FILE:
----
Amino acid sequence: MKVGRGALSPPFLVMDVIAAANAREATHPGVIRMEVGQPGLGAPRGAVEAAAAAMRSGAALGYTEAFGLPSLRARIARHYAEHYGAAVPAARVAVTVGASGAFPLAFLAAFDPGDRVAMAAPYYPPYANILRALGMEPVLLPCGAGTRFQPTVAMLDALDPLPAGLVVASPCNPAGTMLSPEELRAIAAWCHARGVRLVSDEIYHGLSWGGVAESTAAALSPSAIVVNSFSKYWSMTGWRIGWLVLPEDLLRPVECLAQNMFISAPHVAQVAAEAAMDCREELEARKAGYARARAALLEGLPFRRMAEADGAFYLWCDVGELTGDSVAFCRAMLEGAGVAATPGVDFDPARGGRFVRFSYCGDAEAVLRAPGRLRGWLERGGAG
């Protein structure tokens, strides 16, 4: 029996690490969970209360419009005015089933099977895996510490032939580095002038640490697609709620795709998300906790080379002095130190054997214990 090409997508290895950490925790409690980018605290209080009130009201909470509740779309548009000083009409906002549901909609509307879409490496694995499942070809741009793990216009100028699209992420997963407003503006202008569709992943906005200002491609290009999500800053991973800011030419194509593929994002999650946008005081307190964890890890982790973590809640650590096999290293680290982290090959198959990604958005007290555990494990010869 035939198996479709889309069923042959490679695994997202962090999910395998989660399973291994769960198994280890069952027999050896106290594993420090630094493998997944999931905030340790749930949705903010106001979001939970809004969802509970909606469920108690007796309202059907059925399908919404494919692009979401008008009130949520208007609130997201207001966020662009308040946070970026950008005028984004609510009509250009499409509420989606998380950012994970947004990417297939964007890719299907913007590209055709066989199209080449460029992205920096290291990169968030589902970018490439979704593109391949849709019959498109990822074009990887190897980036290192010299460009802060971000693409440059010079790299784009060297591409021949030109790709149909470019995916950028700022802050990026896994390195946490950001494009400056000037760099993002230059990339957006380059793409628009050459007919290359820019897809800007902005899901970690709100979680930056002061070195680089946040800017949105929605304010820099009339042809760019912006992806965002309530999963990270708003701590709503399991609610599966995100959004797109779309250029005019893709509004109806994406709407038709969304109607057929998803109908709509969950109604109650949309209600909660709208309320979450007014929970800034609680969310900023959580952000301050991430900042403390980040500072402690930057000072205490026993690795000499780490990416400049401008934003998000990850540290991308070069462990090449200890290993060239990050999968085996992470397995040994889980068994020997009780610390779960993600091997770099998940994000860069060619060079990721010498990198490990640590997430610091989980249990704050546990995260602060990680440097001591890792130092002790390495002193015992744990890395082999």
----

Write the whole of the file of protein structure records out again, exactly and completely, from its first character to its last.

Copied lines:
Amino acid sequence: MKVGRGALSPPFLVMDVIAAANAREATHPGVIRMEVGQPGLGAPRGAVEAAAAAMRSGAALGYTEAFGLPSLRARIARHYAEHYGAAVPAARVAVTVGASGAFPLAFLAAFDPGDRVAMAAPYYPPYANILRALGMEPVLLPCGAGTRFQPTVAMLDALDPLPAGLVVASPCNPAGTMLSPEELRAIAAWCHARGVRLVSDEIYHGLSWGGVAESTAAALSPSAIVVNSFSKYWSMTGWRIGWLVLPEDLLRPVECLAQNMFISAPHVAQVAAEAAMDCREELEARKAGYARARAALLEGLPFRRMAEADGAFYLWCDVGELTGDSVAFCRAMLEGAGVAATPGVDFDPARGGRFVRFSYCGDAEAVLRAPGRLRGWLERGGAG
């Protein structure tokens, strides 16, 4: 029996690490969970209360419009005015089933099977895996510490032939580095002038640490697609709620795709998300906790080379002095130190054997214990 090409997508290895950490925790409690980018605290209080009130009201909470509740779309548009000083009409906002549901909609509307879409490496694995499942070809741009793990216009100028699209992420997963407003503006202008569709992943906005200002491609290009999500800053991973800011030419194509593929994002999650946008005081307190964890890890982790973590809640650590096999290293680290982290090959198959990604958005007290555990494990010869 035939198996479709889309069923042959490679695994997202962090999910395998989660399973291994769960198994280890069952027999050896106290594993420090630094493998997944999931905030340790749930949705903010106001979001939970809004969802509970909606469920108690007796309202059907059925399908919404494919692009979401008008009130949520208007609130997201207001966020662009308040946070970026950008005028984004609510009509250009499409509420989606998380950012994970947004990417297939964007890719299907913007590209055709066989199209080449460029992205920096290291990169968030589902970018490439979704593109391949849709019959498109990822074009990887190897980036290192010299460009802060971000693409440059010079790299784009060297591409021949030109790709149909470019995916950028700022802050990026896994390195946490950001494009400056000037760099993002230059990339957006380059793409628009050459007919290359820019897809800007902005899901970690709100979680930056002061070195680089946040800017949105929605304010820099009339042809760019912006992806965002309530999963990270708003701590709503399991609610599966995100959004797109779309250029005019893709509004109806994406709407038709969304109607057929998803109908709509969950109604109650949309209600909660709208309320979450007014929970800034609680969310900023959580952000301050991430900042403390980040500072402690930057000072205490026993690795000499780490990416400049401008934003998000990850540290991308070069462990090449200890290993060239990050999968085996992470397995040994889980068994020997009780610390779960993600091997770099998940994000860069060619060079990721010498990198490990640590997430610091989980249990704050546990995260602060990680440097001591890792130092002790390495002193015992744990890395082999």